Back in 2004, Judith Miller was cited for contempt because she refused to name the source of the leak that identified Valerie Plame as an undercover CIA operative. Miller ultimately spent nearly three months in a New York City jail until finally, after receiving permission from her source, revealed the name of the person who leaked the information to her-one Lewis “Scooter” Libby, Dick Cheney’s Chief of Staff.
The story sparked quite a controversy due to the circumstances surrounding the case. Many felt that Miller was correct to protect her source, citing the duty of a reporter to protect their sources as sacrosanct, while others argued that a reporter is under no obligation to protect someone who has deliberately lied in order to use the press to disseminate propaganda. Complicating the issue further was Millers’ previous journalistic misconduct when she published stories regarding Saddam Hussein’s weapons programs that proved to be utterly false. Miller was clearly biased in favor of going to war with Iraq, causing her to regurgitate White House press releases as if they were in fact, independently investigated reports. This didn’t endear her to many who might have otherwise been inclined to stand with her.
Fast forward to the present and we find ourselves entangled in the same controversy all over again. In an apparent suicide, government scientist Bruce E. Ivins died Tuesday, just as the Justice Department was preparing to charge him with sending the anthrax laced letters that caused the deaths of five people back in 2001. Or so we’re told anyway. The case against Ivins may not be as open and shut as many would have us believe. But there is one thing that happens to be perfectly clear-the anthrax laced letters were in no way connected to Saddam Hussein as was widely reported in the beginning. Brian Ross of ABC News reported back in October 2001 that traces of the chemical bentonite, a signature element of Saddam’s weapons program was found in the anthrax samples. From a Wikipedia entry on the attacks,
In late October, 2001, ABC chief investigative correspondent Brian Ross several times linked the anthrax sample to Saddam Hussein; on October 26, “sources tell ABCNEWS the anthrax in the tainted letter sent to Senate Majority Leader Tom Daschle was laced with bentonite. The potent additive is known to have been used by only one country in producing biochemical weapons – Iraq…. it is a trademark of Iraqi leader Saddam Hussein’s biological weapons program…The discovery of bentonite came in an urgent series of tests conducted at Fort Detrick, Maryland, and elsewhere,” on October 28, stating that “despite continued White House denials, four well-placed and separate sources have told ABC News that initial tests on the anthrax by the US Army at Fort Detrick, Maryland, have detected trace amounts of the chemical additives bentonite and silica.”, and several times on October 28 and 29.
But if in fact the anthrax came from U.S. government labs as would have to be the case if Ivins was responsible, then the “source” of Ross’s story had to have been lying. The reason for the deception is obvious, linking Hussein to the anthrax letters was arguably as important as any of the lies told to move public opinion towards going to war in Iraq.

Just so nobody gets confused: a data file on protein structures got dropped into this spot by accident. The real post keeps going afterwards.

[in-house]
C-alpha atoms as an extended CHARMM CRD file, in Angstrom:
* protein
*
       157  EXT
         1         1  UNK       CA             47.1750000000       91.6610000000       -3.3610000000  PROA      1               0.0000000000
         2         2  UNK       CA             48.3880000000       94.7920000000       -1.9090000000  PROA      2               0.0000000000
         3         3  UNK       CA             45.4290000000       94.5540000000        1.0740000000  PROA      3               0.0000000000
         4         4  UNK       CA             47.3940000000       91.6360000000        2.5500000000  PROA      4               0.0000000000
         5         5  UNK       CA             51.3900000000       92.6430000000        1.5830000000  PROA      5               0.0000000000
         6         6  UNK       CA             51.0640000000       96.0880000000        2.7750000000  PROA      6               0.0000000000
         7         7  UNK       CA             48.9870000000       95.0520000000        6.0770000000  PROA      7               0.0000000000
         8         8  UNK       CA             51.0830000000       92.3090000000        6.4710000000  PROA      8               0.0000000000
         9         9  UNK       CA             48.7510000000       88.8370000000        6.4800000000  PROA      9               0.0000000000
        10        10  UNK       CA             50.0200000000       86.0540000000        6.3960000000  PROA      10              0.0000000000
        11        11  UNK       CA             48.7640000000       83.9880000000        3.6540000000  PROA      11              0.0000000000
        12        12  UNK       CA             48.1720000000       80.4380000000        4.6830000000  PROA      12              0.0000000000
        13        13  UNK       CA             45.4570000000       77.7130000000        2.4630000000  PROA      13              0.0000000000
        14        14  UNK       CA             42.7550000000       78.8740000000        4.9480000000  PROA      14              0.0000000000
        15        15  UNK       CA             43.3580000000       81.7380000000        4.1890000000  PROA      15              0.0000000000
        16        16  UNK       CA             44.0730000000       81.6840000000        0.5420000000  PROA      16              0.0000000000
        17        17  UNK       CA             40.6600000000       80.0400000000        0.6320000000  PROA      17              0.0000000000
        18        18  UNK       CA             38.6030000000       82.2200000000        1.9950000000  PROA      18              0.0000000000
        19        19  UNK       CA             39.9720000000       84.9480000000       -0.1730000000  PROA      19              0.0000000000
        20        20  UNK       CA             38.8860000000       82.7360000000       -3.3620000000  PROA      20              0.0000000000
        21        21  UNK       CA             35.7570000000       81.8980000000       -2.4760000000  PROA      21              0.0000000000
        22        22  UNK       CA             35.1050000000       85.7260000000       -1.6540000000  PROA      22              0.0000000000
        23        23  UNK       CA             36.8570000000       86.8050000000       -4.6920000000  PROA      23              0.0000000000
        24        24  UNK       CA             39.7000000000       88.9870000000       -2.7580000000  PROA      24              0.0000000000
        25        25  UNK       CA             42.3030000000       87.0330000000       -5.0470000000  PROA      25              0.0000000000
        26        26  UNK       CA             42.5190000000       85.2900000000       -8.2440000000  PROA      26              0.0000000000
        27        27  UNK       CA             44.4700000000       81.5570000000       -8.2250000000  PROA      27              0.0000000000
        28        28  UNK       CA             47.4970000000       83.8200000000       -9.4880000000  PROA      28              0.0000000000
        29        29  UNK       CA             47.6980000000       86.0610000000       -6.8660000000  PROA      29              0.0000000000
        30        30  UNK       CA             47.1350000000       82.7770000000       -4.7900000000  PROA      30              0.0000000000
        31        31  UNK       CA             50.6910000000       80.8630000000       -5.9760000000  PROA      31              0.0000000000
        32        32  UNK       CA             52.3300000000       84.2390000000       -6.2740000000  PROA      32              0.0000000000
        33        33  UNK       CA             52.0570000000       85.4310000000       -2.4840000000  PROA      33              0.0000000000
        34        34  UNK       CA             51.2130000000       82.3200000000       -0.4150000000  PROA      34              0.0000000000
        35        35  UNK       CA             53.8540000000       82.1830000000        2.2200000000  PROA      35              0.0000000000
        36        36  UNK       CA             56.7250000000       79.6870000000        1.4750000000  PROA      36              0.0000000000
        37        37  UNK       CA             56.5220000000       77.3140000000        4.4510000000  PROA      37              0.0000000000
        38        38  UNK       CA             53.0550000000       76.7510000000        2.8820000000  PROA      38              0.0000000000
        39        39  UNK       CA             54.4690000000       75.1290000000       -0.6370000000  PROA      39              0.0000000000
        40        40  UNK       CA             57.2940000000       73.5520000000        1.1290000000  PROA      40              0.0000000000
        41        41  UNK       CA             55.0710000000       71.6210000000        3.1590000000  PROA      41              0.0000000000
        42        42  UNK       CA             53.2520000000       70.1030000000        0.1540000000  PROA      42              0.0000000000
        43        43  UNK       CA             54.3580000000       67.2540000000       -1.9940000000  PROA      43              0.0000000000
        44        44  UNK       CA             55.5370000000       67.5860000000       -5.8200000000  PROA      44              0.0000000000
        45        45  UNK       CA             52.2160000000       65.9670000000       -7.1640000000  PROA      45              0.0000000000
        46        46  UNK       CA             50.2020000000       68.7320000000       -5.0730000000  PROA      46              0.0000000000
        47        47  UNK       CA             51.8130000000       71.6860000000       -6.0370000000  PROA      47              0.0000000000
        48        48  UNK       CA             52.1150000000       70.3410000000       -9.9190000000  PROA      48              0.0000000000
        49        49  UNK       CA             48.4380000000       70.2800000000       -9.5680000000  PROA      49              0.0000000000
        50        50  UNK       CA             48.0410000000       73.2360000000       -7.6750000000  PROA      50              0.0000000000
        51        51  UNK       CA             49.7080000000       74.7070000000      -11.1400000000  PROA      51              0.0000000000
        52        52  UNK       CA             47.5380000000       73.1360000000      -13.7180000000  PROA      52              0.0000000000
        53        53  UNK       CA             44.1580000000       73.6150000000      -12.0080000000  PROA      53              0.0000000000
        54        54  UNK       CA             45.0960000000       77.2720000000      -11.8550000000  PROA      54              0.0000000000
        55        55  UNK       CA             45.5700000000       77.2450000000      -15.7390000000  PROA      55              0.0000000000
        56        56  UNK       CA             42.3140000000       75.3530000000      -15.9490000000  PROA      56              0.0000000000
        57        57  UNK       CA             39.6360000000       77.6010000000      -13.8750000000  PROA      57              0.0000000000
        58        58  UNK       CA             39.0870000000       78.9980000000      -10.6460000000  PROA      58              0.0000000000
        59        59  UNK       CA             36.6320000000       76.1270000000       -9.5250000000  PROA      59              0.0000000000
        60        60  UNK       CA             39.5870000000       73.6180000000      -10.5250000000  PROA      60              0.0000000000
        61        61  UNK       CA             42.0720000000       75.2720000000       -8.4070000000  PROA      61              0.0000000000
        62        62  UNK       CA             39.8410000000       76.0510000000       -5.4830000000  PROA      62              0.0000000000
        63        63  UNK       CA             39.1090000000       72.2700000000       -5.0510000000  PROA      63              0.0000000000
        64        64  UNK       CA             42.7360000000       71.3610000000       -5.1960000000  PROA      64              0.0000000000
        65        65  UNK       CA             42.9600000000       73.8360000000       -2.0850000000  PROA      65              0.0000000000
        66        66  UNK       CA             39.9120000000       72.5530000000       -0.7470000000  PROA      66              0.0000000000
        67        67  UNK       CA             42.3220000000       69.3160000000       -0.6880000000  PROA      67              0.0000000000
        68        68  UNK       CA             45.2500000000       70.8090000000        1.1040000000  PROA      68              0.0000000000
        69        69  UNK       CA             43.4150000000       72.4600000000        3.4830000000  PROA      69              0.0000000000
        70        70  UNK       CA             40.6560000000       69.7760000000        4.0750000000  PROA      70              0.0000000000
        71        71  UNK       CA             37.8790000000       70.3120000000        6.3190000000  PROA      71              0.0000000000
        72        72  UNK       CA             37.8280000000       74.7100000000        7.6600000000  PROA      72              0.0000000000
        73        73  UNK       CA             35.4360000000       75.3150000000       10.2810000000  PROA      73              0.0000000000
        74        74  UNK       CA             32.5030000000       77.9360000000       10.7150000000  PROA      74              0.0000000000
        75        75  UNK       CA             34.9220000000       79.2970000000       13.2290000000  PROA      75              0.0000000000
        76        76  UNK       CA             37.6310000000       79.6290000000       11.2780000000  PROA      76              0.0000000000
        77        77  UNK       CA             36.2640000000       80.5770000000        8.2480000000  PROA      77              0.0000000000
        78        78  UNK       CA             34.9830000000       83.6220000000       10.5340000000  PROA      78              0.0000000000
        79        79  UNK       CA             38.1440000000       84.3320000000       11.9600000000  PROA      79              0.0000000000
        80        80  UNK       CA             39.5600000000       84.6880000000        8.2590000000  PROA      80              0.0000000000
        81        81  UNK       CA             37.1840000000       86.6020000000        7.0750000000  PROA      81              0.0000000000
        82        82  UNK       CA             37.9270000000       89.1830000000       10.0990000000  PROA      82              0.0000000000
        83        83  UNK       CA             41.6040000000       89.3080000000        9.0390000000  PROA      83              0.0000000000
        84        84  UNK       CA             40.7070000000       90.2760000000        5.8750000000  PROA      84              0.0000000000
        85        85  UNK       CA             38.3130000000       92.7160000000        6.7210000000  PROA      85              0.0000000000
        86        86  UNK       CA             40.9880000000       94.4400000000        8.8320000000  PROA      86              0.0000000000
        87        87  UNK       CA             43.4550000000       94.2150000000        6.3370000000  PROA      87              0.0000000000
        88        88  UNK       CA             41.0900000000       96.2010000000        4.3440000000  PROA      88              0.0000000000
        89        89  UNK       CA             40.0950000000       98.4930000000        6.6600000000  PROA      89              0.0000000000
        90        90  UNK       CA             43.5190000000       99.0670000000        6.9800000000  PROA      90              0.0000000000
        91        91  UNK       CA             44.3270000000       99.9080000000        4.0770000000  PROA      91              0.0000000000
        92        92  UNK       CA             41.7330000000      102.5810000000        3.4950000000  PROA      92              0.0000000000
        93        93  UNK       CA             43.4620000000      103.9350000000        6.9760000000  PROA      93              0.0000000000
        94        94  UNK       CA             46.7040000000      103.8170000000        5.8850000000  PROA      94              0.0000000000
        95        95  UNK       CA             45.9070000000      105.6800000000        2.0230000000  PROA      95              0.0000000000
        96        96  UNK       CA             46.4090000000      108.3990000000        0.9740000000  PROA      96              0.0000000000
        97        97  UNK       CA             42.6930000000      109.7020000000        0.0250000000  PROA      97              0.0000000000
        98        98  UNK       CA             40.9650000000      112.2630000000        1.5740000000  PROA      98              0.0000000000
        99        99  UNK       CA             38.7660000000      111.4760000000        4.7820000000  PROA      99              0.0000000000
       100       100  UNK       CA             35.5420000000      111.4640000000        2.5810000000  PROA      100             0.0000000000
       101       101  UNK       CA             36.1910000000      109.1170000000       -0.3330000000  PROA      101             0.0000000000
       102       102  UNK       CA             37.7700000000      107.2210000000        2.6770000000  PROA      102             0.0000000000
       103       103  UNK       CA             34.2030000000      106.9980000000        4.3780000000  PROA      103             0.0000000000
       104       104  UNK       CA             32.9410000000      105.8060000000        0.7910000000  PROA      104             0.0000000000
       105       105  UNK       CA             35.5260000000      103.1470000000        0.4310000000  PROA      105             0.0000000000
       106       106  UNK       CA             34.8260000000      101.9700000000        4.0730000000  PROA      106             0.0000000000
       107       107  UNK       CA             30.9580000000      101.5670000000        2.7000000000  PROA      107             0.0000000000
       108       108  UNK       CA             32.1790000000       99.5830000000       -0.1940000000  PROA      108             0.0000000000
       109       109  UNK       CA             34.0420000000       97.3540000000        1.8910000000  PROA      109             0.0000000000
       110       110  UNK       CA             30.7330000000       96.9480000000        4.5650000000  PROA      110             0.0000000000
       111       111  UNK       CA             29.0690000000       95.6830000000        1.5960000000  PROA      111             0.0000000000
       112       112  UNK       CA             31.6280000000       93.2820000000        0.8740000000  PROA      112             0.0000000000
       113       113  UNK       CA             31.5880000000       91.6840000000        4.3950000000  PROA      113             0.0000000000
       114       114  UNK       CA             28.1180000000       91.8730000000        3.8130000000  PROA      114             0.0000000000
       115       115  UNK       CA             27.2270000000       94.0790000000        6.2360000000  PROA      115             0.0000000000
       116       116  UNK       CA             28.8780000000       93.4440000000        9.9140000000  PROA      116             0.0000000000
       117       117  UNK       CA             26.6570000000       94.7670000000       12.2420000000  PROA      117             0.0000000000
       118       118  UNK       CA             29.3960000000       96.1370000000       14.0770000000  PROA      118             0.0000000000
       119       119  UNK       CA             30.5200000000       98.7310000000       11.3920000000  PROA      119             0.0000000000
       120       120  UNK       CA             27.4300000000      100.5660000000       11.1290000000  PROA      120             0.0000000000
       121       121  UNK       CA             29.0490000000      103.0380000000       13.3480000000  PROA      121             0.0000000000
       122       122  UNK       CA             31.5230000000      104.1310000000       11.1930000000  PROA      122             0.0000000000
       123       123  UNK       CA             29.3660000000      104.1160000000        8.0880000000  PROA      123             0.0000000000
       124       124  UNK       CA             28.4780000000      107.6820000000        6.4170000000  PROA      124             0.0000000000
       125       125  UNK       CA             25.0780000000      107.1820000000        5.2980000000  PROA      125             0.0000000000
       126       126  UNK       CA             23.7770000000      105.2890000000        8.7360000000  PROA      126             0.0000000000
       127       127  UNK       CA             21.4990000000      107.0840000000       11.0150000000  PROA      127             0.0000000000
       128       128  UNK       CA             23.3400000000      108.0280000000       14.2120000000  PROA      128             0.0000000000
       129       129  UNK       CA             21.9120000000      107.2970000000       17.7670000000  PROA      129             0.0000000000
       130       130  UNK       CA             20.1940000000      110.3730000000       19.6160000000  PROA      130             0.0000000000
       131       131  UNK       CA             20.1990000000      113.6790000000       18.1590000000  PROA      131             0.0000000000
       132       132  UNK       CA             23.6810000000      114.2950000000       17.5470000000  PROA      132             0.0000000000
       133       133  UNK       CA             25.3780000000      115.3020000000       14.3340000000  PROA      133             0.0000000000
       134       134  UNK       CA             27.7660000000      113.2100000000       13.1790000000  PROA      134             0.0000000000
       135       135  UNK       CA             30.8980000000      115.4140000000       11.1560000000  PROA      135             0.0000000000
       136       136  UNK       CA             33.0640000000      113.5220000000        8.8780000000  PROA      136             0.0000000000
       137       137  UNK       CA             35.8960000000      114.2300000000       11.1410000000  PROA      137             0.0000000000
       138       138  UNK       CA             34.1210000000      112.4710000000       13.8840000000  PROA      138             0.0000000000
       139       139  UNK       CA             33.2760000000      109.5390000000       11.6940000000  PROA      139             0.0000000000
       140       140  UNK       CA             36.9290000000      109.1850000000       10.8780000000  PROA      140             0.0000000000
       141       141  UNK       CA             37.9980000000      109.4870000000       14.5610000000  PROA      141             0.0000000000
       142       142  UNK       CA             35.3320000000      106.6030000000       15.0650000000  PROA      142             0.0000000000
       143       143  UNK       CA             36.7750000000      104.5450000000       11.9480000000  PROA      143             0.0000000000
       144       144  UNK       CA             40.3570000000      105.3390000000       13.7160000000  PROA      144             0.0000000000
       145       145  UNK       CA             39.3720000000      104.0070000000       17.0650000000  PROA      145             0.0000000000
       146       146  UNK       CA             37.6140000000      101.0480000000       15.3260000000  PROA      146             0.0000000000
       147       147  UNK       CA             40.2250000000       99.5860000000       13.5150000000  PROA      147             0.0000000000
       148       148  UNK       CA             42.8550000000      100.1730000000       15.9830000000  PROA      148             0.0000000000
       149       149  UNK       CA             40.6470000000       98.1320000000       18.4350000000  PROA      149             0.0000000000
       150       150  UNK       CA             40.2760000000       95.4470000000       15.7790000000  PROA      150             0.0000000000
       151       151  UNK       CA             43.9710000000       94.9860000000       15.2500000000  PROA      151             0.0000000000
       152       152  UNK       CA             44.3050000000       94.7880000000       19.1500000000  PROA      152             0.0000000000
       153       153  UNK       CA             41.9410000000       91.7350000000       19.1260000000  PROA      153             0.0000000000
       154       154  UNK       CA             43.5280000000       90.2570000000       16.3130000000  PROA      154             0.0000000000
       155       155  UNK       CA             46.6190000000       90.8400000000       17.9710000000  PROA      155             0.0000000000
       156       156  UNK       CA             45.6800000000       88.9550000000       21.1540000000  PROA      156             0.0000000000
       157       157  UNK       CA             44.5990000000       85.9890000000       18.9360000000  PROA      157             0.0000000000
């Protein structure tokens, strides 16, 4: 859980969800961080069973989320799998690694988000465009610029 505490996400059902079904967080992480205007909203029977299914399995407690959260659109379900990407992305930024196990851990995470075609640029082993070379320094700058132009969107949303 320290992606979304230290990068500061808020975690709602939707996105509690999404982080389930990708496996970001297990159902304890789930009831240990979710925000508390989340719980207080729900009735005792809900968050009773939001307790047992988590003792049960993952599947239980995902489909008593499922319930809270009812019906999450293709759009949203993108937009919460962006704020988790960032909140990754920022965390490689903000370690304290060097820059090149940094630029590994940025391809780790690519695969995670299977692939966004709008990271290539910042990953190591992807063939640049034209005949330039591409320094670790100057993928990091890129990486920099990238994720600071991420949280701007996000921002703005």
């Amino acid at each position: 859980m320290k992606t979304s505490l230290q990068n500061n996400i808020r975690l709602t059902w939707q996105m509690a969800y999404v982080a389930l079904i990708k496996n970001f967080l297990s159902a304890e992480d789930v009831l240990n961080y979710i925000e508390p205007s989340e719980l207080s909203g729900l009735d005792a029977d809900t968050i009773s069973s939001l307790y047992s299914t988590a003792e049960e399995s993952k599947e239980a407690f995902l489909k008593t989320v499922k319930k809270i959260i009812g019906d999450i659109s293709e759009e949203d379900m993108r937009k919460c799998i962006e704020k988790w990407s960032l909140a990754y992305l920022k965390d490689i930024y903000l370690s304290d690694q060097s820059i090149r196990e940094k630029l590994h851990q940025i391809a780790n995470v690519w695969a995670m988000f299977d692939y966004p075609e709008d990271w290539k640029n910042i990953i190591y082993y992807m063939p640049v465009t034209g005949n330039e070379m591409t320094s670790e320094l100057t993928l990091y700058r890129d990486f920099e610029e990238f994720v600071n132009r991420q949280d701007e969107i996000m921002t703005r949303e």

And this is where these two stories converge. In the case of Plame, an undercover intelligence operative’s identity was compromised while in the anthrax attacks, five people actually died, but in both cases the issue has morphed into something far more significant, that the media has been deceived and manipulated into spreading propaganda resulting in a war that has caused the deaths of literally thousands including more American lives lost than were killed on 9/11.
And this is why the question, when or if it is appropriate for a journalist to reveal their sources, must be visited. It must be understood that the entire purpose of protecting sources in the first place is to serve the reader’s need for the truth. Protecting a source after all is simply an inducement to have those in possession of important information to reveal what they know, safe in the knowledge that their identity won’t be revealed. But the sanctity here isn’t in the hiding of a person’s name; it’s in bringing the truth to light. And the moral and ethical imperative isn’t protecting the source but rather, informing the reader. The journalistic vow to protect their sources is vitally important and is not to be taken lightly but not to the point of forgetting that it’s the search for the truth that is paramount.
In both of these cases the sources deliberately lied in order to manipulate the press into advancing their agenda. When it becomes clear that the source is intentionally lying, particularly when high ranking government officials are involved, no longer can they be considered sources. When it’s revealed that the government is in fact lying to those they’ve sworn to serve, that then becomes the story. No longer are reporters obligated to protect their identities, their obligation is now to reveal their identity. This is the nature of a transparent democracy as well as the profession of those entrusted to keep it transparent.